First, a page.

The gadget is worn like glasses with only one small lens that serves as the screen for viewing the Internet. Commands are given either by voice or taps along the frame of the glasses, and manipulation takes considerable concentration for first-time wearers.
It is still in testing and isn’t available for purchase yet, so it wasn’t discussed four years ago when lawmakers passed Georgia’s law against texting while driving. The company says that means Google Glass isn’t prohibited.
“It’s hands-free. You use your voice. It’s heads-up,” said Wilson White, the corporate public-policy manager.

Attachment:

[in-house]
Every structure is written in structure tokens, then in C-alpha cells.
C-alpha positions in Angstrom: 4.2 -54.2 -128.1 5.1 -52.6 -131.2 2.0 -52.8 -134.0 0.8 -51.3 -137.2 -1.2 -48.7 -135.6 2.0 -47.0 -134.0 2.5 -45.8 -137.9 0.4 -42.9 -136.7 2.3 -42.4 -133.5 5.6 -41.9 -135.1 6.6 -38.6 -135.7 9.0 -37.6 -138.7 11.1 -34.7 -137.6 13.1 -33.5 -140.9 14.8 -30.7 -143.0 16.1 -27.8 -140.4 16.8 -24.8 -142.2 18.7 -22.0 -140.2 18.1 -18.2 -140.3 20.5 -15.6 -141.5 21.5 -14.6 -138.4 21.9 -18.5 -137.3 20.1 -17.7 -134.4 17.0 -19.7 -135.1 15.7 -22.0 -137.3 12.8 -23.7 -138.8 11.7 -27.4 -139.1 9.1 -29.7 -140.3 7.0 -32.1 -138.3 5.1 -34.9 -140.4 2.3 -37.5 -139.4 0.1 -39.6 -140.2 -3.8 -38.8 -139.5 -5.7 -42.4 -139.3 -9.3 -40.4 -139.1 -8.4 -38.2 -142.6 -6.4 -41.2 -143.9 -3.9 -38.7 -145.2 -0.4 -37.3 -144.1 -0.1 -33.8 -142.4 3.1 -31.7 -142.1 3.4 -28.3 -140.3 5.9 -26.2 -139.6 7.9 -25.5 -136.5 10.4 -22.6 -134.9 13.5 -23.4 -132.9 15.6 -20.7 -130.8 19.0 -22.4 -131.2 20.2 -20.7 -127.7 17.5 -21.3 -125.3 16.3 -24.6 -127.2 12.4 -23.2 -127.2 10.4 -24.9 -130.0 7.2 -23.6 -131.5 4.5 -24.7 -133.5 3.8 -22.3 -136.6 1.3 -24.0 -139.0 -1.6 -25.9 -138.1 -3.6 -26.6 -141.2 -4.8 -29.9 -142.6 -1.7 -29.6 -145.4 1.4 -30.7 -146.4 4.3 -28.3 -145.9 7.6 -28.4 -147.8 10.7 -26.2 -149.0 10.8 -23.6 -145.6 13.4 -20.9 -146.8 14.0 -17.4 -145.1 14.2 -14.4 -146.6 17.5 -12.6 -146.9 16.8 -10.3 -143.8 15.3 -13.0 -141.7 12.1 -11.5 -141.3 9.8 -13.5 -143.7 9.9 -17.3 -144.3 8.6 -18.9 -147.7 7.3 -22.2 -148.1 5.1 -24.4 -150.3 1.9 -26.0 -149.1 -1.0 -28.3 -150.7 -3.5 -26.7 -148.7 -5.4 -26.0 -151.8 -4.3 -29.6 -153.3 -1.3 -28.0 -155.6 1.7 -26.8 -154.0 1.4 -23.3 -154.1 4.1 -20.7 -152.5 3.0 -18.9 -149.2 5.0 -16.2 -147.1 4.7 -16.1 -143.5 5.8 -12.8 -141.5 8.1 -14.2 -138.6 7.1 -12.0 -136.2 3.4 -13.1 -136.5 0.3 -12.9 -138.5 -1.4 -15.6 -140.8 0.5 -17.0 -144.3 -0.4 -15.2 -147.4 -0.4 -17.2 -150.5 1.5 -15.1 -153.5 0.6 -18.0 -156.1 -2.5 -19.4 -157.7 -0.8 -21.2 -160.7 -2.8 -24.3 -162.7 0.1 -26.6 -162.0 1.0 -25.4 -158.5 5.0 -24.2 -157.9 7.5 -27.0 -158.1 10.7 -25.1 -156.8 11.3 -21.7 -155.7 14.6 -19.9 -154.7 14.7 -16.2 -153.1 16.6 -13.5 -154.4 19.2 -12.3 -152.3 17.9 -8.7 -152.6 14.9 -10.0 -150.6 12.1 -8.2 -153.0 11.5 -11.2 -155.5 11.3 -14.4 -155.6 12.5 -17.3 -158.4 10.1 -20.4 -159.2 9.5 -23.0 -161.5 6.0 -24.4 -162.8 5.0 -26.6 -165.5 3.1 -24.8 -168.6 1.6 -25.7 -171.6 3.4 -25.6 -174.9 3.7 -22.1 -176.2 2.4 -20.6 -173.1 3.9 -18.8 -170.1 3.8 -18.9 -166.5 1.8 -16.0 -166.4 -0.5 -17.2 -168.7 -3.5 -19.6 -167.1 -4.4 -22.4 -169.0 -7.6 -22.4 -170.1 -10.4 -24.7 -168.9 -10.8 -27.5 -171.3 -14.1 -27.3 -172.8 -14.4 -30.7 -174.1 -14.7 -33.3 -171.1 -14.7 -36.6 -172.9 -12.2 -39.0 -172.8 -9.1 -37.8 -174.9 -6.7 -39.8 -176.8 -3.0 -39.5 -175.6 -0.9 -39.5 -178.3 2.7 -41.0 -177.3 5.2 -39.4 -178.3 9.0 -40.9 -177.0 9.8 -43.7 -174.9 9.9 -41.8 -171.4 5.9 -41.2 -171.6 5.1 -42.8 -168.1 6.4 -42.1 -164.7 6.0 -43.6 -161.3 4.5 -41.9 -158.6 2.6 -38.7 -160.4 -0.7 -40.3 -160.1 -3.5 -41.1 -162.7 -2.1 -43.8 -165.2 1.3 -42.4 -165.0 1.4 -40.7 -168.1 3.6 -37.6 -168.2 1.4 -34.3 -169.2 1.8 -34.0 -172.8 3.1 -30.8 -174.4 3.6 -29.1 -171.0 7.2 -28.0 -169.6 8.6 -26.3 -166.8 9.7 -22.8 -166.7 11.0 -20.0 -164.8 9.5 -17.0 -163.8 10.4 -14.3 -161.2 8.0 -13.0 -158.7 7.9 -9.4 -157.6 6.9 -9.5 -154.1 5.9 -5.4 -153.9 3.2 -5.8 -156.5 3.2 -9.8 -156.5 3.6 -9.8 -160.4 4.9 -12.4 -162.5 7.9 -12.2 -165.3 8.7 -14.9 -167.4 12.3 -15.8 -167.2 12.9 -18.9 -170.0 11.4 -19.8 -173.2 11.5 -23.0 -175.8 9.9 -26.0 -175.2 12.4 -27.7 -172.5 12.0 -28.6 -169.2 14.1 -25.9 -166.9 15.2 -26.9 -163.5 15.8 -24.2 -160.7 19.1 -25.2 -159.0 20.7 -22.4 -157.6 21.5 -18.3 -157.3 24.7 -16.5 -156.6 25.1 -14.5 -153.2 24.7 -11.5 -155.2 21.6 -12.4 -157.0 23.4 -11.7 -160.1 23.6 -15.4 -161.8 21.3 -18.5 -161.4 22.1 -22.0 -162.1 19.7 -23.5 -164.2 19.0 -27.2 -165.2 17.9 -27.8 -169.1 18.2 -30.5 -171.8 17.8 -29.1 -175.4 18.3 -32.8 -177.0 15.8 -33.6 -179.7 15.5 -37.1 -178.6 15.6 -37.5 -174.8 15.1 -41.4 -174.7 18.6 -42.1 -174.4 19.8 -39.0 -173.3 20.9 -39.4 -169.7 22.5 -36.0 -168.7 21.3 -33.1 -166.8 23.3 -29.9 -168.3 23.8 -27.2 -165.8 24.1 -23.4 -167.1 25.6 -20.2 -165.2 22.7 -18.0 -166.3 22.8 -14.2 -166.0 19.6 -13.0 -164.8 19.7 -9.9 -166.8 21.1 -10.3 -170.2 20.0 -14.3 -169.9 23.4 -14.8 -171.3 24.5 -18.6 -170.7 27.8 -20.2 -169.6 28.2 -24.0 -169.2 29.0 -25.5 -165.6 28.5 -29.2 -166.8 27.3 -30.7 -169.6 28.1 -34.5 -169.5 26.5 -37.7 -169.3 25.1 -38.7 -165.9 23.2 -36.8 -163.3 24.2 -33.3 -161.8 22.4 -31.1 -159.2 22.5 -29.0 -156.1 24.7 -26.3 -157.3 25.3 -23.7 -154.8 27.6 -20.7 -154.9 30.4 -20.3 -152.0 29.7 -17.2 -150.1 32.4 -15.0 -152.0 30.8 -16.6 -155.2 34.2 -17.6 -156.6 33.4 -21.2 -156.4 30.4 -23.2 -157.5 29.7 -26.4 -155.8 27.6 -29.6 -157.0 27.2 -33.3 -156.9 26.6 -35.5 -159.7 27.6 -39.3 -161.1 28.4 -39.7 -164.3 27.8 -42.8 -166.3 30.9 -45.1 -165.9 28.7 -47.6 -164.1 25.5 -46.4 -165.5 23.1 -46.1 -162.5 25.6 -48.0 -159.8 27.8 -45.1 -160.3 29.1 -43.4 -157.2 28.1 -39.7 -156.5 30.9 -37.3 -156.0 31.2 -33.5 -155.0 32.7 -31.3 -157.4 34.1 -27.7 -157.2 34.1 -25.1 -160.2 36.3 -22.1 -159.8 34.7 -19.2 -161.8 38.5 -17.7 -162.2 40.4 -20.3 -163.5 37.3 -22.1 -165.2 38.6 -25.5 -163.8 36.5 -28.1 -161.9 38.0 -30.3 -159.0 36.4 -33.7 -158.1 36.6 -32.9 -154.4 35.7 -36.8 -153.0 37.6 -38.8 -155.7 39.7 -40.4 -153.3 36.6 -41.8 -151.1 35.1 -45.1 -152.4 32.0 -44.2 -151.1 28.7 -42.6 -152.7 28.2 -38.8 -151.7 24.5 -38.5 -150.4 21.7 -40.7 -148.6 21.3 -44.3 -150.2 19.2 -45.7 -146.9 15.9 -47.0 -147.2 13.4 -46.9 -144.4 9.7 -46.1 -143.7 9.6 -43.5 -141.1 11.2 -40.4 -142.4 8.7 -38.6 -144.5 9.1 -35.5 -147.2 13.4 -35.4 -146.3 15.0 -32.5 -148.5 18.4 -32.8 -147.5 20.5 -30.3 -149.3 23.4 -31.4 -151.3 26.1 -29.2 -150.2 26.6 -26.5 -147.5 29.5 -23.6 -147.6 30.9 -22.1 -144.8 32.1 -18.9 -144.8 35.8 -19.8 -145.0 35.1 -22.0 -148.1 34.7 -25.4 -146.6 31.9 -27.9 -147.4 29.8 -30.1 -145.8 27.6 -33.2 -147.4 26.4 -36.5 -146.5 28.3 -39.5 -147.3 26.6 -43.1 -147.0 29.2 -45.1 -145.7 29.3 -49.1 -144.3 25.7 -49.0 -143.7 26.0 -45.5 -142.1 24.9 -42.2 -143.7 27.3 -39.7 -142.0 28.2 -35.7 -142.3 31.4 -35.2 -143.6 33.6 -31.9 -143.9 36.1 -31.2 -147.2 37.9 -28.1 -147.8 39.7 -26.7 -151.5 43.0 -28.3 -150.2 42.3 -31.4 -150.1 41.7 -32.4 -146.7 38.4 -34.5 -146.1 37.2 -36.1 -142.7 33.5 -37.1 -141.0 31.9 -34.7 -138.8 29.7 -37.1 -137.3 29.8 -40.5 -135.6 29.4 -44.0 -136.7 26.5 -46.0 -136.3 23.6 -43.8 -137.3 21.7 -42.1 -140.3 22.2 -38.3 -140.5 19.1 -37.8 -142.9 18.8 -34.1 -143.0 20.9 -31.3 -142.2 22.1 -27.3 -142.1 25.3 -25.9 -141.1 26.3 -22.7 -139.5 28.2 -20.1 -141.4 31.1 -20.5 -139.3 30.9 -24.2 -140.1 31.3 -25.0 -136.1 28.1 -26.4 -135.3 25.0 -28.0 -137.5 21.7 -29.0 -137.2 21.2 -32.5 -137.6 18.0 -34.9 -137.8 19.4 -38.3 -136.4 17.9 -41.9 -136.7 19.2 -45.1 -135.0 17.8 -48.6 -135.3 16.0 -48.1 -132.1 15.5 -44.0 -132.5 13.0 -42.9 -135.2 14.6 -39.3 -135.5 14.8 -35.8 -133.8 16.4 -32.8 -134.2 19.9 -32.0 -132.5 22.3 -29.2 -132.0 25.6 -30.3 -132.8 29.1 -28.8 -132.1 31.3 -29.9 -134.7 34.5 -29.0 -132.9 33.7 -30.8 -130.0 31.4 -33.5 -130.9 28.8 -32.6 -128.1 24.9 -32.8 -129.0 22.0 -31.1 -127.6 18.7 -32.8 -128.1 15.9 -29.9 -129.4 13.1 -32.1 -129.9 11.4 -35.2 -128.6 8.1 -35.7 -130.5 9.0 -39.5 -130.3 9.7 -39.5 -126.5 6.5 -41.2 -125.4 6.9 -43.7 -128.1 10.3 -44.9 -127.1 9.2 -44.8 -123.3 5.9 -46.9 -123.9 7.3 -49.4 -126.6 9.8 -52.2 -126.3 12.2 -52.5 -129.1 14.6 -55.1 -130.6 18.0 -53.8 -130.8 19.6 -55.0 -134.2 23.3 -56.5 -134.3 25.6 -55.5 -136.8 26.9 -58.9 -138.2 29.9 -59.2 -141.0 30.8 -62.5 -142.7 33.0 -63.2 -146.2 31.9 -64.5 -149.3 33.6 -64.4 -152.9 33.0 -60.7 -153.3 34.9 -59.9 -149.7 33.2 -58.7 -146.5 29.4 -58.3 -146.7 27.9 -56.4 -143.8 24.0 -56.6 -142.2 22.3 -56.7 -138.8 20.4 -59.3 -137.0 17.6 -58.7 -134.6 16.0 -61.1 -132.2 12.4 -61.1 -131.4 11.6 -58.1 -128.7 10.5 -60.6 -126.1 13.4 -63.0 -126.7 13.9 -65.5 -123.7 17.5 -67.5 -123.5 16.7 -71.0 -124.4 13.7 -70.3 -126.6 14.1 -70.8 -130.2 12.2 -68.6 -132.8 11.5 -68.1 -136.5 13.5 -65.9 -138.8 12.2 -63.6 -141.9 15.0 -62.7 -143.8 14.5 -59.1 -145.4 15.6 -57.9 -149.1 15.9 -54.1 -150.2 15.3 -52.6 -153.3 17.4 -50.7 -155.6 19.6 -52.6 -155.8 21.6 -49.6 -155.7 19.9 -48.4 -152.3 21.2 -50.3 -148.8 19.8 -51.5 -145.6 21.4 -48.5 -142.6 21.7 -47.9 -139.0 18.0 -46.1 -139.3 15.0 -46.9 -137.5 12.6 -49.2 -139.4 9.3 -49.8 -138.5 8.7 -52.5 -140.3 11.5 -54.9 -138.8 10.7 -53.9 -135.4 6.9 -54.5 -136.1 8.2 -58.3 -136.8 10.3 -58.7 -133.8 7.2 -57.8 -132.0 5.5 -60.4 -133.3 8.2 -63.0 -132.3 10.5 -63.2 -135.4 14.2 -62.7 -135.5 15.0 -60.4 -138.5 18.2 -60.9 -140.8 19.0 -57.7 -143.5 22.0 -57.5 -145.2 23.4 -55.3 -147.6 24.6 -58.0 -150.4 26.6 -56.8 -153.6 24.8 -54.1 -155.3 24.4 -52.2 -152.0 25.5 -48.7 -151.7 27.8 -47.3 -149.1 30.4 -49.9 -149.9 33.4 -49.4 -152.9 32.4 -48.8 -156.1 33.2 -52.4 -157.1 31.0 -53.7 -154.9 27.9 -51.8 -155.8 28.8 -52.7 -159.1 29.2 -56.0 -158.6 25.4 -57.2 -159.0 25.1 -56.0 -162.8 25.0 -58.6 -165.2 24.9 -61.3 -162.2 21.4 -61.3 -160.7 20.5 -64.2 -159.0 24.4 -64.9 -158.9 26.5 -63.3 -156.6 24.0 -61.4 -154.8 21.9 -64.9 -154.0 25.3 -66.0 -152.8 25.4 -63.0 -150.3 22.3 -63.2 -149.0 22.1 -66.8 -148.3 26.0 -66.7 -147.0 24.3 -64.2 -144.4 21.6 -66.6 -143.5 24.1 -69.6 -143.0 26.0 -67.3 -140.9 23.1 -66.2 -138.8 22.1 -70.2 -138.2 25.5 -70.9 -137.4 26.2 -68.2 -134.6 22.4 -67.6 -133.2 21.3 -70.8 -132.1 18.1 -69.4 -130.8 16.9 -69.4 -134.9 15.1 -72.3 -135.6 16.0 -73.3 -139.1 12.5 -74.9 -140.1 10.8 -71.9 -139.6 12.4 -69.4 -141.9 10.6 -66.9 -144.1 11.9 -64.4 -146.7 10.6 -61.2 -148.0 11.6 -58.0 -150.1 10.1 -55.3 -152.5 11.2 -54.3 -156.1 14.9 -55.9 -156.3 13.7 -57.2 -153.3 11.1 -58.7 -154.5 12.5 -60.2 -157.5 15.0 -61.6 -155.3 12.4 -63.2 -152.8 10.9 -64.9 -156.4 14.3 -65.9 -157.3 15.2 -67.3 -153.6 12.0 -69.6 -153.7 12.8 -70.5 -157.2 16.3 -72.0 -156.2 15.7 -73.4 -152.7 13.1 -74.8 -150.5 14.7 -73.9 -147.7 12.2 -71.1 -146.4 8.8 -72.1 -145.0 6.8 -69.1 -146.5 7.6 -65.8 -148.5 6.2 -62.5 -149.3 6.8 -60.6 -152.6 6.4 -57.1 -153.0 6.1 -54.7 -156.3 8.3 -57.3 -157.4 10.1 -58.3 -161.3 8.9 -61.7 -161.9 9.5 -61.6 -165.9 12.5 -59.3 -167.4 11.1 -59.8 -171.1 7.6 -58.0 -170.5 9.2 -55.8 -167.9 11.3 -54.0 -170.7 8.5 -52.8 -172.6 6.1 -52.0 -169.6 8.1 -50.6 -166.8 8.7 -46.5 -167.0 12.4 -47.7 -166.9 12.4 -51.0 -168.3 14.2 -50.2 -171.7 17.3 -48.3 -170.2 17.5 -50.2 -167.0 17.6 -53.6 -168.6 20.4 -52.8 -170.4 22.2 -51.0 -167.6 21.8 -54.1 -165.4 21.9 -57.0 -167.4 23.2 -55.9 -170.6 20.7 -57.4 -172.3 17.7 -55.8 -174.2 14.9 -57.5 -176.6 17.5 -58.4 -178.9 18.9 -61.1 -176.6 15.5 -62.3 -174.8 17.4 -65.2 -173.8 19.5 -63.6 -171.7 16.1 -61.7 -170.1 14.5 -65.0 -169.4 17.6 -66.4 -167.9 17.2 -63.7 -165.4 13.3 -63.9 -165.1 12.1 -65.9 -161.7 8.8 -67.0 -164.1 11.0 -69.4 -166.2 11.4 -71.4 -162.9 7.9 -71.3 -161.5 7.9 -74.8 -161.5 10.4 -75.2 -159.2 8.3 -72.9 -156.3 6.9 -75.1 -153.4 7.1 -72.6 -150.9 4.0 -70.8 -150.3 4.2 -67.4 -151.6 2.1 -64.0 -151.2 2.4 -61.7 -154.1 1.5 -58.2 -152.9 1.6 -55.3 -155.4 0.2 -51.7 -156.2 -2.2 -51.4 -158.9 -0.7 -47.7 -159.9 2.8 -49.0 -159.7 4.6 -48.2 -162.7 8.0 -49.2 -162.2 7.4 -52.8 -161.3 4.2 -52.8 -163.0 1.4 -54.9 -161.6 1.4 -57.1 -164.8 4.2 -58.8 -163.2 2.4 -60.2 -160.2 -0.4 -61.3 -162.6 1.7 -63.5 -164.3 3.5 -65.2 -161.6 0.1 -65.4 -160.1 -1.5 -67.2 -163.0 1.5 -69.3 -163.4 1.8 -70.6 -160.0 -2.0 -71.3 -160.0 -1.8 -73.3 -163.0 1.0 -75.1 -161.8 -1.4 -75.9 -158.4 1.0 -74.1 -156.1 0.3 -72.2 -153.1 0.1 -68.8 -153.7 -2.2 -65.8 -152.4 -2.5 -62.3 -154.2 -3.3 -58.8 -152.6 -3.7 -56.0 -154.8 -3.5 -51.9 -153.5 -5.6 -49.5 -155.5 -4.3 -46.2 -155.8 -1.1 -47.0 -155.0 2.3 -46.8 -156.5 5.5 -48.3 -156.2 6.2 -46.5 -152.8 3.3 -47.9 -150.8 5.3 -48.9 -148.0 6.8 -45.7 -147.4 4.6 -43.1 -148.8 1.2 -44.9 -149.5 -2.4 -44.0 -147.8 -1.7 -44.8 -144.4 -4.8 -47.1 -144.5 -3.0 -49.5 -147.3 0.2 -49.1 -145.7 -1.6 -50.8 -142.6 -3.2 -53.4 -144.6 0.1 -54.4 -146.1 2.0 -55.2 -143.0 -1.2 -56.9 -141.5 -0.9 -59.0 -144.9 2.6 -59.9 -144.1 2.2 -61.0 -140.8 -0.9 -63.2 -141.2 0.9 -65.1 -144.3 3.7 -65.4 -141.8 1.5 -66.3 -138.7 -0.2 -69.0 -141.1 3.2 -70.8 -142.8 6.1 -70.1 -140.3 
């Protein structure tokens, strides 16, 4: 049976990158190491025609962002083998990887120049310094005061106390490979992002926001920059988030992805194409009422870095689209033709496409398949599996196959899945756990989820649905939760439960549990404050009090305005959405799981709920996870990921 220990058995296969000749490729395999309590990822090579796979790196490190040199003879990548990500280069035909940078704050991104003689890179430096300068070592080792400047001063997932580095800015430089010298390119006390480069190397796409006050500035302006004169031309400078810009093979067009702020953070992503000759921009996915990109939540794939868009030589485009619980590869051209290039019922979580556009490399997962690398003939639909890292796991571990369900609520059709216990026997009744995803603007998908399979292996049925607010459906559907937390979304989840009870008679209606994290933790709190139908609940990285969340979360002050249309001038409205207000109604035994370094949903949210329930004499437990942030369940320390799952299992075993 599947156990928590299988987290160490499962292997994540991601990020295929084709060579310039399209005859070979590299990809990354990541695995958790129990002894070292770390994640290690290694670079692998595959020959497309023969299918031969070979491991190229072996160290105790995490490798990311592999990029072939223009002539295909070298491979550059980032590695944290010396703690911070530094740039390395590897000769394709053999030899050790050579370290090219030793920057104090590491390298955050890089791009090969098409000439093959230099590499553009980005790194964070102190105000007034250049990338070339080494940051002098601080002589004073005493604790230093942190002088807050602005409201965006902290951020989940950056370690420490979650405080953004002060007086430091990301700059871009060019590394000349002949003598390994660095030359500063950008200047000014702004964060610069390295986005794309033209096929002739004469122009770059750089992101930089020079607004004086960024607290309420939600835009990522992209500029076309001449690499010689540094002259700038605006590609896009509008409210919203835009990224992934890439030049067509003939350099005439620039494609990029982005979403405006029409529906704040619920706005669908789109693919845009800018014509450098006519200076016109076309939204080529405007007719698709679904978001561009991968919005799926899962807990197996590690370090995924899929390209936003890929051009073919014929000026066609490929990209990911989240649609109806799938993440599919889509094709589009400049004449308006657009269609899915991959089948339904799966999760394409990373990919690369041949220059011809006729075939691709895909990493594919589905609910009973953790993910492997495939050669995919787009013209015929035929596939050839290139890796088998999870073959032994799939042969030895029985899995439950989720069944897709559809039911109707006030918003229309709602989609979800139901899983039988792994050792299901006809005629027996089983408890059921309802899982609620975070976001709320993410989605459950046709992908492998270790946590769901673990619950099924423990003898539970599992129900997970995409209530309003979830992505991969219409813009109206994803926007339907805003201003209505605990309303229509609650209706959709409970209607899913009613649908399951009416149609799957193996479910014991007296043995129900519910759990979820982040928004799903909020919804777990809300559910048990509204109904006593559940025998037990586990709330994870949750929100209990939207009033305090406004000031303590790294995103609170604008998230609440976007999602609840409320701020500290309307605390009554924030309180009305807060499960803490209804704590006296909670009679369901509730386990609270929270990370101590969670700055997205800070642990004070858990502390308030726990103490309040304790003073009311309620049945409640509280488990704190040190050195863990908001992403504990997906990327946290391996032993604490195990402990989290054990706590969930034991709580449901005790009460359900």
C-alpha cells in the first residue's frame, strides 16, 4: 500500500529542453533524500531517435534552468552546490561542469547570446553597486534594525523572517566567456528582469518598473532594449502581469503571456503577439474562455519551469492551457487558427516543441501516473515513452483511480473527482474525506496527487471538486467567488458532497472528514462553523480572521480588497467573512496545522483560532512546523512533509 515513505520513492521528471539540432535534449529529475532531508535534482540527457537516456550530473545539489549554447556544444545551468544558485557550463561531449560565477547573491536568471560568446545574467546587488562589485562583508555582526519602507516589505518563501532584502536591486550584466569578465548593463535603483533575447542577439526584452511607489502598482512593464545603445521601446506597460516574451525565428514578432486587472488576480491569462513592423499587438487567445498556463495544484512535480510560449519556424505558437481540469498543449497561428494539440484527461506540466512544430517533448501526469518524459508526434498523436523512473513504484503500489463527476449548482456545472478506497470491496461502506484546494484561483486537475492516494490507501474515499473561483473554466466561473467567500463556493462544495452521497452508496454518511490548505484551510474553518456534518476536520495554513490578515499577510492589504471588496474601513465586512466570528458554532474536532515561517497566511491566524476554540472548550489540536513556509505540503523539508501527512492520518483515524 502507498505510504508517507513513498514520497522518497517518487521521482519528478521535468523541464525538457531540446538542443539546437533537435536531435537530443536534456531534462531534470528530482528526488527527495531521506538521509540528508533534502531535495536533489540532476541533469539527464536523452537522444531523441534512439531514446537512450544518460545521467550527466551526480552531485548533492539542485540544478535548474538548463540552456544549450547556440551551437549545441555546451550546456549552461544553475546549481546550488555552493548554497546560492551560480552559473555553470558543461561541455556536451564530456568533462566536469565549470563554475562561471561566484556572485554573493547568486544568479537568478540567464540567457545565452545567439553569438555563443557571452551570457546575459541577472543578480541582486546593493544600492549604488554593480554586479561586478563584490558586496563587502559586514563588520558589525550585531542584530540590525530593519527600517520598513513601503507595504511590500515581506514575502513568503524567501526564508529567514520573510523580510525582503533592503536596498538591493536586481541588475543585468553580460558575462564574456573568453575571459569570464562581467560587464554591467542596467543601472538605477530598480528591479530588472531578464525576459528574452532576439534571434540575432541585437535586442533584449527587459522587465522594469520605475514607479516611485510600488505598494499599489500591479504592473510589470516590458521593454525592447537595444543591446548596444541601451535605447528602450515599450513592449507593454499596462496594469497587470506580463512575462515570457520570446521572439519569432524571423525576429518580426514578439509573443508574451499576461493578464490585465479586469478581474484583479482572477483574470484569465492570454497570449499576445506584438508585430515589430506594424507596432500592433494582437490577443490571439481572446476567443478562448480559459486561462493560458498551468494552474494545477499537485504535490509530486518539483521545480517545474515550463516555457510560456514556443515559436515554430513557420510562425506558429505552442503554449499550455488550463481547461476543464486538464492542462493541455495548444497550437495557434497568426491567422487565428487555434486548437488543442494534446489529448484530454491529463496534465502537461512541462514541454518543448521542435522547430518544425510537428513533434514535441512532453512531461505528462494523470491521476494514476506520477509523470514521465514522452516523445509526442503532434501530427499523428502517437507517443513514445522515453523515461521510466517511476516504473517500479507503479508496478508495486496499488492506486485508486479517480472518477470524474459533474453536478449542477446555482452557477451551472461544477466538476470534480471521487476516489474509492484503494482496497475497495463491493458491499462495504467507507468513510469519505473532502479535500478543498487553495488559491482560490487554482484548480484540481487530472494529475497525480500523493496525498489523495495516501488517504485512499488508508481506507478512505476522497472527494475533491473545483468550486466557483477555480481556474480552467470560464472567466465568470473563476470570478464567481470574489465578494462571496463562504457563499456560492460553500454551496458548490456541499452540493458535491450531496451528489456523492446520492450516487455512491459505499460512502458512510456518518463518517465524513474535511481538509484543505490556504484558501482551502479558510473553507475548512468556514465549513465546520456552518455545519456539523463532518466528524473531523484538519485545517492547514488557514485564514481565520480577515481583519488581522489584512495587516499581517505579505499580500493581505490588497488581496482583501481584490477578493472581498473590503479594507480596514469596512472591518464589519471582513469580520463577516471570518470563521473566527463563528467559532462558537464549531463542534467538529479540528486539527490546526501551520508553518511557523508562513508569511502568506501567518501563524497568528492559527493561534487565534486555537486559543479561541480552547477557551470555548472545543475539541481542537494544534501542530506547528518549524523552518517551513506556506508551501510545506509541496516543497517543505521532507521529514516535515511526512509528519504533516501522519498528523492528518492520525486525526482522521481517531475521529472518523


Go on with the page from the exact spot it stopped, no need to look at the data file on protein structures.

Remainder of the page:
He argues that anti-texting laws haven’t succeeded in reducing accidents because now drivers take their eyes off of the road longer because they hold their cellphones lower to keep from being caught.
“We know people are going to do it,” he said.
Google is considering sponsoring research to prove its gizmo is no more distracting than other technology accepted in automobiles, such as in-dash internet screens.
For now, it’s not asking for specific legislation or fighting to stop any already introduced.
“What we don’t want is premature legislation that will stifle innovation,” White said.